Why do we say “crying crocodile tears”?

Friends (or foes) who express phony sadness to gain sympathy are said “crocodile tears.” The expression is an old one, based on the myth that alligators and crocodiles cry when they devour their victims. Crocodiles do indeed cry when they eat, but scientists are stumped by the cause. Some researchers suspect that the hissing noises crocodiles make while eating unclogs their sinuses and turns on the waterworks. Saltwater crocodiles, meanwhile, cry to purge excess salt.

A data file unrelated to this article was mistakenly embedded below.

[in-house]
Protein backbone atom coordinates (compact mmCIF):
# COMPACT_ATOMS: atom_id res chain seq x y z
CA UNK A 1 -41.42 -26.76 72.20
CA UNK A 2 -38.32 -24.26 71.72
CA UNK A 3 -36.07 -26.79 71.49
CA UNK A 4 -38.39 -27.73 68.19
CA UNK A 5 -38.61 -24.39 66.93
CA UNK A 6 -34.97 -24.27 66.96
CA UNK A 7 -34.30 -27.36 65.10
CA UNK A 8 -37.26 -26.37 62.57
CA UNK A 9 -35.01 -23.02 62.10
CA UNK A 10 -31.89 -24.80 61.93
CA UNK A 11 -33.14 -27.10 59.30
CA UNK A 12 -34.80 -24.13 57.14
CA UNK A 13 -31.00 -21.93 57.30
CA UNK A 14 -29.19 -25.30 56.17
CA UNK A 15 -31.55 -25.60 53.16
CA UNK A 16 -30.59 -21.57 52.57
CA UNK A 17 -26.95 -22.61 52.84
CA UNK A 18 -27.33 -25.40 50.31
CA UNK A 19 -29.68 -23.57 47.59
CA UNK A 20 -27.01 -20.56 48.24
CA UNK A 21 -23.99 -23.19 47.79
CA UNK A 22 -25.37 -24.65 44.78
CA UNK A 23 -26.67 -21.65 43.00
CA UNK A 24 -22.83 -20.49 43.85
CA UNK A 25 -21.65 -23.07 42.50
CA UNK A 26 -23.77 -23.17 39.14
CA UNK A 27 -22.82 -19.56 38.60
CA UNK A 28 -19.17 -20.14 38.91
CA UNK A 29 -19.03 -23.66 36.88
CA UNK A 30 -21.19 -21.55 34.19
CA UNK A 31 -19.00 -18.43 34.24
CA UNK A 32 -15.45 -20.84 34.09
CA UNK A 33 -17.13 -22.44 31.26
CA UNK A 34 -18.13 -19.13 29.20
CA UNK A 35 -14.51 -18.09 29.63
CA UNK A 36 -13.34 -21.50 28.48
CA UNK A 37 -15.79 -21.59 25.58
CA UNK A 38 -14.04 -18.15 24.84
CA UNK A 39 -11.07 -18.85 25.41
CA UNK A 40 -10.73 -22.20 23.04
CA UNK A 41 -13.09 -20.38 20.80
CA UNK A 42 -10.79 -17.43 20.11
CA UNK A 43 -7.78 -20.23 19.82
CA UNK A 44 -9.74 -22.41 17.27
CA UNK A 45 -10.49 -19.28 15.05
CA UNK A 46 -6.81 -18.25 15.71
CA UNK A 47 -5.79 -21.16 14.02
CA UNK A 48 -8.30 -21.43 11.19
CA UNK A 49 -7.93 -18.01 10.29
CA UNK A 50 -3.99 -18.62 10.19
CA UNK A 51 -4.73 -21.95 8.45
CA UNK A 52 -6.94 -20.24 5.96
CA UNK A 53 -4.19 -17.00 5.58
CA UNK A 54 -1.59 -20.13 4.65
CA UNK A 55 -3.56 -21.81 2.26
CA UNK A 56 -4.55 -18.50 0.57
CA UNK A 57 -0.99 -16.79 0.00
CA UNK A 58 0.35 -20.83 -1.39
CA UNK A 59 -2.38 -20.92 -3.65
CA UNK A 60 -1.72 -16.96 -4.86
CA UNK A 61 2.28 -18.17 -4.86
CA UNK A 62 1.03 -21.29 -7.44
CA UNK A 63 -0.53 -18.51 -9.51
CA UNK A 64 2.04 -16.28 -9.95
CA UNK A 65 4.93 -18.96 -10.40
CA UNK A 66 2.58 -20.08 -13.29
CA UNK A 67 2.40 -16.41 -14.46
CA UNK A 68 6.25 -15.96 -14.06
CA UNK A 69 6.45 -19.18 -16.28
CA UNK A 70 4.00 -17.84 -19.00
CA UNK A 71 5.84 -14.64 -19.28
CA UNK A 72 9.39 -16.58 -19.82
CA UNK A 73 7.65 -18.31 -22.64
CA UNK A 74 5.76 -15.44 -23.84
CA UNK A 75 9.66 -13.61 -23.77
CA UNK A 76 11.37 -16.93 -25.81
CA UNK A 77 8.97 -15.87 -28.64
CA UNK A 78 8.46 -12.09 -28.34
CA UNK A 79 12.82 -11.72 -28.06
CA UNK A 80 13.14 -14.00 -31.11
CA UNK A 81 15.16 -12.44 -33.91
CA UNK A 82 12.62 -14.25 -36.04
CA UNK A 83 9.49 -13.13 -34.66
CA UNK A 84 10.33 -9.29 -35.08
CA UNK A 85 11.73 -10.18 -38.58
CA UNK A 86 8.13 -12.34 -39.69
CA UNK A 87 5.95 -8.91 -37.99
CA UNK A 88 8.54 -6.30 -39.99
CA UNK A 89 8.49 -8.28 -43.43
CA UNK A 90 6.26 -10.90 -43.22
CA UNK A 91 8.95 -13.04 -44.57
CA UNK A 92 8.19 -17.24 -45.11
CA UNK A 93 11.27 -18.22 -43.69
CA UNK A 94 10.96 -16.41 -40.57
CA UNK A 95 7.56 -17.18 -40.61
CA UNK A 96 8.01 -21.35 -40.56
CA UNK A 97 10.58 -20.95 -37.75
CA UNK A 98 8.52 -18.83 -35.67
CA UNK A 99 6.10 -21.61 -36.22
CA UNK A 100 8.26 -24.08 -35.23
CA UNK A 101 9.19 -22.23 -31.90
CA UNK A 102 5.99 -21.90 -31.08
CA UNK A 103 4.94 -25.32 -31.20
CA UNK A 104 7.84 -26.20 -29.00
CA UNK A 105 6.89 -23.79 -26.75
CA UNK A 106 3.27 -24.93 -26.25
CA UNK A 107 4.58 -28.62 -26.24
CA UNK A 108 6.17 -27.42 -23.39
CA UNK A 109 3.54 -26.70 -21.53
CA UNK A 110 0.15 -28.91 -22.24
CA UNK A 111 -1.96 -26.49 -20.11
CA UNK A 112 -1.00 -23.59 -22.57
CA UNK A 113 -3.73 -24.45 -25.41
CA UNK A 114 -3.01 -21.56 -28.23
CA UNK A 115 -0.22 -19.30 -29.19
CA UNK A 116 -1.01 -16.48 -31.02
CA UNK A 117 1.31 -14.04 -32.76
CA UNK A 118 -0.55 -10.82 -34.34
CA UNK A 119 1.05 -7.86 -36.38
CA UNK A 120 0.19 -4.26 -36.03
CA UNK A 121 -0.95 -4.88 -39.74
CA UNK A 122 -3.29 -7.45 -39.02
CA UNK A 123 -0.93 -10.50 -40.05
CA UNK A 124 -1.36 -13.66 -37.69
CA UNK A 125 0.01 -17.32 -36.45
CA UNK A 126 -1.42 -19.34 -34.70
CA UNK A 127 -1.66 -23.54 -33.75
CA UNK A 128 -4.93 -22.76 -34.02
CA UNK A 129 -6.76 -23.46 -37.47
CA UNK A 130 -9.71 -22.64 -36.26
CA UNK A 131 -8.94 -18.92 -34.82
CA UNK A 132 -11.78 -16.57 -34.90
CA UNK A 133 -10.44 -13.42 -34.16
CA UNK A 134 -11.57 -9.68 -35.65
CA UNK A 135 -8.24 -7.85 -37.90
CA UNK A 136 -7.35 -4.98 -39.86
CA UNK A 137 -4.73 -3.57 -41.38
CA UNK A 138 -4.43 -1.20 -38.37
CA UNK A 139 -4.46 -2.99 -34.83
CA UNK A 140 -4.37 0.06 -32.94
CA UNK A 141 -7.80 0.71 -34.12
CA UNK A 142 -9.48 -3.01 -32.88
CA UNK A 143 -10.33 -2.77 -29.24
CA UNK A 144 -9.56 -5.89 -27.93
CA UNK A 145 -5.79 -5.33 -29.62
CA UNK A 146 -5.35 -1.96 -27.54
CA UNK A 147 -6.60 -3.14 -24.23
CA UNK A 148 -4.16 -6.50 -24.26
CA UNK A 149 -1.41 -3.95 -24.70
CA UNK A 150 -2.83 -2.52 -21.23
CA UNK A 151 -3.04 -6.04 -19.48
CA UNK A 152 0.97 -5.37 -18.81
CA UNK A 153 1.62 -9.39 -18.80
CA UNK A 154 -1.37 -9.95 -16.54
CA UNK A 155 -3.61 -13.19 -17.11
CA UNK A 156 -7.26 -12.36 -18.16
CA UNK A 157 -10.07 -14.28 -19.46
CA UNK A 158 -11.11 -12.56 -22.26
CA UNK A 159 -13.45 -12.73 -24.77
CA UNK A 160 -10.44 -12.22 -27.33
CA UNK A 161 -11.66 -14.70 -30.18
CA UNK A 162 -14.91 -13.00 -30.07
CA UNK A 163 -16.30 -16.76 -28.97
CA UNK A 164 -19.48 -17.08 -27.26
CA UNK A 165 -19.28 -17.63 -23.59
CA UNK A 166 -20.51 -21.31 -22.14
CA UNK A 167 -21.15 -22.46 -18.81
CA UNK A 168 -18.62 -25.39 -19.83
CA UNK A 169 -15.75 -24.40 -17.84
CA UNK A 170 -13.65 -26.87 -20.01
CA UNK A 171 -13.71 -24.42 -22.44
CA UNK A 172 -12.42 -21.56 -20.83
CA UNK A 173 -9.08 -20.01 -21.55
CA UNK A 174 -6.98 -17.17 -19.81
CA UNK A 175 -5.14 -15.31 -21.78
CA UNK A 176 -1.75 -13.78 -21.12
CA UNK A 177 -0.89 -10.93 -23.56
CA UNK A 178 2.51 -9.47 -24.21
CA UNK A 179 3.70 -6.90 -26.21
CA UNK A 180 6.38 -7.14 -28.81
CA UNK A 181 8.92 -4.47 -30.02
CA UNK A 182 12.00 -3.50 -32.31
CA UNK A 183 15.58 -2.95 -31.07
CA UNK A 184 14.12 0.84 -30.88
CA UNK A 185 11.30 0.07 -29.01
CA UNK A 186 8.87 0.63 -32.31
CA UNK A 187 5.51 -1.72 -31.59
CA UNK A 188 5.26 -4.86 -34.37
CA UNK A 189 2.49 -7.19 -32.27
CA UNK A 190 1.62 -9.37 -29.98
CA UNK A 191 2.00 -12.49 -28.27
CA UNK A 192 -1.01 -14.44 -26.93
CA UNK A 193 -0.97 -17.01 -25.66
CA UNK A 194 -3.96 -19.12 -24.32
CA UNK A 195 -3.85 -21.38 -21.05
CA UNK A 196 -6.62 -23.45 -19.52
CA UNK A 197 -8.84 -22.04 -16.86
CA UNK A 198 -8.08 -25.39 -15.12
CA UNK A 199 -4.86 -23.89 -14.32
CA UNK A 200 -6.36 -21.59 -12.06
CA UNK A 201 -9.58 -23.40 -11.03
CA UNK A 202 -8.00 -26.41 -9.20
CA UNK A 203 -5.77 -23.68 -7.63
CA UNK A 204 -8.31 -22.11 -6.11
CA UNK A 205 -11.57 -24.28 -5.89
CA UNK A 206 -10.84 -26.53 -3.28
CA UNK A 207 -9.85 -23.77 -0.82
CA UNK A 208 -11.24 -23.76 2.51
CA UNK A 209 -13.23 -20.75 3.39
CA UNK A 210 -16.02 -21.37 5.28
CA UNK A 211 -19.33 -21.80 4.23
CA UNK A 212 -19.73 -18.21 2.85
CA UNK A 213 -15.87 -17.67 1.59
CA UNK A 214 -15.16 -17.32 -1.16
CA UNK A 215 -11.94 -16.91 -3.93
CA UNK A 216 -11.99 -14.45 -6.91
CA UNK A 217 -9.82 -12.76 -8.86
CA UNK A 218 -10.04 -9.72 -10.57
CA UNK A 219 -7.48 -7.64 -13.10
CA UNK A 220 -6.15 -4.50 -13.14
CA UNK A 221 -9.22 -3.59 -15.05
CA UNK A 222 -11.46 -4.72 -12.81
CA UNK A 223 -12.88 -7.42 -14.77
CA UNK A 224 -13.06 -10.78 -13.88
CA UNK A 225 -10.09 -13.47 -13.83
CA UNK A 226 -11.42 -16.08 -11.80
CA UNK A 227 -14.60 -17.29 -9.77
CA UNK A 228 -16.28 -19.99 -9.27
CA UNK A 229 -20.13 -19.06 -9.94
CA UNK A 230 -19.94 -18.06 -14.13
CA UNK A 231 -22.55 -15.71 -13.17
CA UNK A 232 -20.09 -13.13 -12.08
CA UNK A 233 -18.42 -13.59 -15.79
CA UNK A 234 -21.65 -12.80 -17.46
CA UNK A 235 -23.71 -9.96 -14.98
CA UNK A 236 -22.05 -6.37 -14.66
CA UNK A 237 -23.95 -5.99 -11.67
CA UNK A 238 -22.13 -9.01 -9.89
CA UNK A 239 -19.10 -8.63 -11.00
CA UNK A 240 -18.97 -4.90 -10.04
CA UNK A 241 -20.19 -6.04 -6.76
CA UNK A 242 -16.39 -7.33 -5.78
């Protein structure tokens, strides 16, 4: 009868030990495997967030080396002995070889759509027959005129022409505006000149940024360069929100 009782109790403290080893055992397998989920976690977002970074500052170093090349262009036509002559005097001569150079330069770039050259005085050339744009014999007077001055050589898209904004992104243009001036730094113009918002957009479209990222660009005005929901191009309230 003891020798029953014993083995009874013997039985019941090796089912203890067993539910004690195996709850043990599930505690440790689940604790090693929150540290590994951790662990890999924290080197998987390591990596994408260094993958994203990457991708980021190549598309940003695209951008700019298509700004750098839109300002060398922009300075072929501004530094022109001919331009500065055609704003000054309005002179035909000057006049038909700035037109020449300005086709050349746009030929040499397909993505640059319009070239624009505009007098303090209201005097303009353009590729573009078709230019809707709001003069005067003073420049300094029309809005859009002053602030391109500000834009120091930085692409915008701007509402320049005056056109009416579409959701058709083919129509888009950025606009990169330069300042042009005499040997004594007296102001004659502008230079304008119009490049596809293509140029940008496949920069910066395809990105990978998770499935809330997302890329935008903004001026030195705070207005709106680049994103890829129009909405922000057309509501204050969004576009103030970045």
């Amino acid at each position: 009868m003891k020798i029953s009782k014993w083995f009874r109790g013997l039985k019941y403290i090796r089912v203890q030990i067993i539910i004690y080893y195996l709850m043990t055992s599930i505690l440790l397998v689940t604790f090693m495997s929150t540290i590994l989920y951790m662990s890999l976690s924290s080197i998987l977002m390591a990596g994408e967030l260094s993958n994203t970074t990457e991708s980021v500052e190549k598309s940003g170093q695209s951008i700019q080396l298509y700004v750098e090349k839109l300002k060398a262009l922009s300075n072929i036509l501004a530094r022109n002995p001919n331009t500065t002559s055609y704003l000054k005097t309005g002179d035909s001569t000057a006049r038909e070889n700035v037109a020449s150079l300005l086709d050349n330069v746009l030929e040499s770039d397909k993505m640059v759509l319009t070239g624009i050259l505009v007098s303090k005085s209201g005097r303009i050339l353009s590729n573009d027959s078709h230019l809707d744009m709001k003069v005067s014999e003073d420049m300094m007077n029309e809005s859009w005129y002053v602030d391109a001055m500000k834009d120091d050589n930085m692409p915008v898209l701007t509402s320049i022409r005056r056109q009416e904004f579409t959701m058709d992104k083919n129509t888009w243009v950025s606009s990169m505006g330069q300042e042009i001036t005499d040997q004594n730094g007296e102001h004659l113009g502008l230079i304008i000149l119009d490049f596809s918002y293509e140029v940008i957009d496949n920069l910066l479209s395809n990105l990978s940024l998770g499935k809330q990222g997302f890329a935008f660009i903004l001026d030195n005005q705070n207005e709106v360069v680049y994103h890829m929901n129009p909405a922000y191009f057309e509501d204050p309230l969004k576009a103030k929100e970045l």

So then, while the crocodile eats, any drops of water that result from it “crying” would be ones of insincerity; its tears would not be from genuine sadness. So a comparison is drawn—when someone is displaying feelings of sorrow that are thought to be insincere, or if they are fake crying about something, then their tears are like that of a crocodile. Hence, they are said to be shedding ‘crocodile tears.’


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